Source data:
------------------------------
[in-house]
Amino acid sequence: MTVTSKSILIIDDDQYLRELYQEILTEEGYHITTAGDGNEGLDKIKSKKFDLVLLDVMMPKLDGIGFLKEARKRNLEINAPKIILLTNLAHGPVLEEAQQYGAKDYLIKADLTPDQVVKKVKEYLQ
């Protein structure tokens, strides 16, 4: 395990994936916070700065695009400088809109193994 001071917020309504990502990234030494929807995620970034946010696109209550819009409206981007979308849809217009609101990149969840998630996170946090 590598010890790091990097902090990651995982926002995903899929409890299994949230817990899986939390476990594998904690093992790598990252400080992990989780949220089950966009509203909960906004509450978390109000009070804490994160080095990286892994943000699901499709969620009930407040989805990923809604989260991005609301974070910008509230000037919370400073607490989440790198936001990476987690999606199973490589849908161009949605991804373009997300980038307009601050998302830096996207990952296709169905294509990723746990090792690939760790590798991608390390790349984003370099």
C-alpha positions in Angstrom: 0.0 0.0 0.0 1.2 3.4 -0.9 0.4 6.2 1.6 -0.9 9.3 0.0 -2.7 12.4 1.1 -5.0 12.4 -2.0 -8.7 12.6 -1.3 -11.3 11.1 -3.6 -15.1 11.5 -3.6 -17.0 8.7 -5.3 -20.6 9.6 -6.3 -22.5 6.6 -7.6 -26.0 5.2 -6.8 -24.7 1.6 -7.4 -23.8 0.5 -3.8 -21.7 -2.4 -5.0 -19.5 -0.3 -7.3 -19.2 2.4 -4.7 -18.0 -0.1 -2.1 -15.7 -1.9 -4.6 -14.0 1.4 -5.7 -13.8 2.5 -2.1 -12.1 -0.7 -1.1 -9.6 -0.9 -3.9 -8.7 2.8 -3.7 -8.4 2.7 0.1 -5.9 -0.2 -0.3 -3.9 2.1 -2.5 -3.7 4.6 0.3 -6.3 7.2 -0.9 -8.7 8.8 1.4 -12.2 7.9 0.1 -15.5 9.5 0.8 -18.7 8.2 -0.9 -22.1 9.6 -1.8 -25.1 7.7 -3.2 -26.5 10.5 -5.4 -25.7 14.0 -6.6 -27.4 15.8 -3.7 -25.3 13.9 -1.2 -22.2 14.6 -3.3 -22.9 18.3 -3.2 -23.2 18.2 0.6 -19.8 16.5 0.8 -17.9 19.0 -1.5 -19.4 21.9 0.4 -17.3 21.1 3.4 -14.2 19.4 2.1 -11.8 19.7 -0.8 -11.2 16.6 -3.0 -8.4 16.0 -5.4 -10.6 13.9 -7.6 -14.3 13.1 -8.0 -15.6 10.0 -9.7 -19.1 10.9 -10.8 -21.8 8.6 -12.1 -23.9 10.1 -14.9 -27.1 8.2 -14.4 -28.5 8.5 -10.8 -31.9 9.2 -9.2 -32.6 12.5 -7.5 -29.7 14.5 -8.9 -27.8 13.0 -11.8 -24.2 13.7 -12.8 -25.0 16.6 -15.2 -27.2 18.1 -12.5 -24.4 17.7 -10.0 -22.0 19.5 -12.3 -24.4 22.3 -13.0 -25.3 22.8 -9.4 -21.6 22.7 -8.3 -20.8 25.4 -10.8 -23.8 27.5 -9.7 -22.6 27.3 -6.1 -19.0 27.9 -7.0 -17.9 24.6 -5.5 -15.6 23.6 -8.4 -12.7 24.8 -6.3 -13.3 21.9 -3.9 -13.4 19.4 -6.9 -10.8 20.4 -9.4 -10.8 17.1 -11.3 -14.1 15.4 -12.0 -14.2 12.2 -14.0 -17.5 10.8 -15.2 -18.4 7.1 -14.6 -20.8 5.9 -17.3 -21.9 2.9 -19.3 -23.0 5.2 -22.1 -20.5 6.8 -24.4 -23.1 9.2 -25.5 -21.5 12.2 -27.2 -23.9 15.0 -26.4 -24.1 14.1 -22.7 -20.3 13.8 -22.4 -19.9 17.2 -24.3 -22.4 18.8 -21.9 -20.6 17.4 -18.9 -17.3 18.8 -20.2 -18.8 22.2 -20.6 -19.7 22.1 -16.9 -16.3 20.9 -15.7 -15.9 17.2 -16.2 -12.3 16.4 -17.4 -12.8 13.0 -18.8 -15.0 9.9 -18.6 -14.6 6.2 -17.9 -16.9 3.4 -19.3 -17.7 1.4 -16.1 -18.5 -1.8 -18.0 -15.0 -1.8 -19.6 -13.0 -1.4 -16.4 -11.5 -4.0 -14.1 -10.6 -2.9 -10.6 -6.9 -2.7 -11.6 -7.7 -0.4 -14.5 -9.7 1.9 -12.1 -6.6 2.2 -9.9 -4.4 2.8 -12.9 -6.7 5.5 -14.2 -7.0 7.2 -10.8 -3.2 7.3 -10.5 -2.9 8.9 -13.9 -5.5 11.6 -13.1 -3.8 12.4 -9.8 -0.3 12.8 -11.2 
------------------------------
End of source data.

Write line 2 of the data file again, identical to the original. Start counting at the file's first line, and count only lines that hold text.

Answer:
Amino acid sequence: MTVTSKSILIIDDDQYLRELYQEILTEEGYHITTAGDGNEGLDKIKSKKFDLVLLDVMMPKLDGIGFLKEARKRNLEINAPKIILLTNLAHGPVLEEAQQYGAKDYLIKADLTPDQVVKKVKEYLQ